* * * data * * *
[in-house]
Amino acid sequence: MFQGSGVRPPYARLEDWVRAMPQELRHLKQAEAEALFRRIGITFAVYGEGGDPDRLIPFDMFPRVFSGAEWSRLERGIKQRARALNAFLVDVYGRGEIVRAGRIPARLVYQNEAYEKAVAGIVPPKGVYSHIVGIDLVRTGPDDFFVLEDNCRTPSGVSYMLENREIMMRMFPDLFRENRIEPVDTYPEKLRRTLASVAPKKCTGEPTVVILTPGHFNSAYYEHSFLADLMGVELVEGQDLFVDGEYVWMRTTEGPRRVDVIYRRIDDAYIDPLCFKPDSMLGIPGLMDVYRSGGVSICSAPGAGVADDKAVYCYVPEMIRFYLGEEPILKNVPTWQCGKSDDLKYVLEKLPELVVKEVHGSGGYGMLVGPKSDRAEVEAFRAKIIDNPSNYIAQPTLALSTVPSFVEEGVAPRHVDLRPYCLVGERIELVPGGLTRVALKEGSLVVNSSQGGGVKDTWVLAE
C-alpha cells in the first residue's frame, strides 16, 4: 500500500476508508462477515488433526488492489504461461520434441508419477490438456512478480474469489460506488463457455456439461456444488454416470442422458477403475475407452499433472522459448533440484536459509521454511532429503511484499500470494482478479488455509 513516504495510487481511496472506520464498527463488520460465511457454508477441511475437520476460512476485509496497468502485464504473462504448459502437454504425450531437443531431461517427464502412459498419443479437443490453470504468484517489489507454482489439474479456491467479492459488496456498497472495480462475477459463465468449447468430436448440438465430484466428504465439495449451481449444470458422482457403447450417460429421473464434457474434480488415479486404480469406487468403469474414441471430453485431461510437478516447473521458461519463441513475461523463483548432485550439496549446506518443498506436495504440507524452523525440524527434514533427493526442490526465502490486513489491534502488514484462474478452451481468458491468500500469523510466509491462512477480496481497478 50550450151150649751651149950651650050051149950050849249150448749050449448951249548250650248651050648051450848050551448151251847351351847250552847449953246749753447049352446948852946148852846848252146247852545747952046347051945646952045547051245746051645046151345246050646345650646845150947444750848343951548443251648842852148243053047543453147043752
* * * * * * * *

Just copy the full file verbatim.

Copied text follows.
[in-house]
Amino acid sequence: MFQGSGVRPPYARLEDWVRAMPQELRHLKQAEAEALFRRIGITFAVYGEGGDPDRLIPFDMFPRVFSGAEWSRLERGIKQRARALNAFLVDVYGRGEIVRAGRIPARLVYQNEAYEKAVAGIVPPKGVYSHIVGIDLVRTGPDDFFVLEDNCRTPSGVSYMLENREIMMRMFPDLFRENRIEPVDTYPEKLRRTLASVAPKKCTGEPTVVILTPGHFNSAYYEHSFLADLMGVELVEGQDLFVDGEYVWMRTTEGPRRVDVIYRRIDDAYIDPLCFKPDSMLGIPGLMDVYRSGGVSICSAPGAGVADDKAVYCYVPEMIRFYLGEEPILKNVPTWQCGKSDDLKYVLEKLPELVVKEVHGSGGYGMLVGPKSDRAEVEAFRAKIIDNPSNYIAQPTLALSTVPSFVEEGVAPRHVDLRPYCLVGERIELVPGGLTRVALKEGSLVVNSSQGGGVKDTWVLAE
C-alpha cells in the first residue's frame, strides 16, 4: 500500500476508508462477515488433526488492489504461461520434441508419477490438456512478480474469489460506488463457455456439461456444488454416470442422458477403475475407452499433472522459448533440484536459509521454511532429503511484499500470494482478479488455509 513516504495510487481511496472506520464498527463488520460465511457454508477441511475437520476460512476485509496497468502485464504473462504448459502437454504425450531437443531431461517427464502412459498419443479437443490453470504468484517489489507454482489439474479456491467479492459488496456498497472495480462475477459463465468449447468430436448440438465430484466428504465439495449451481449444470458422482457403447450417460429421473464434457474434480488415479486404480469406487468403469474414441471430453485431461510437478516447473521458461519463441513475461523463483548432485550439496549446506518443498506436495504440507524452523525440524527434514533427493526442490526465502490486513489491534502488514484462474478452451481468458491468500500469523510466509491462512477480496481497478 50550450151150649751651149950651650050051149950050849249150448749050449448951249548250650248651050648051450848050551448151251847351351847250552847449953246749753447049352446948852946148852846848252146247852545747952046347051945646952045547051245746051645046151345246050646345650646845150947444750848343951548443251648842852148243053047543453147043752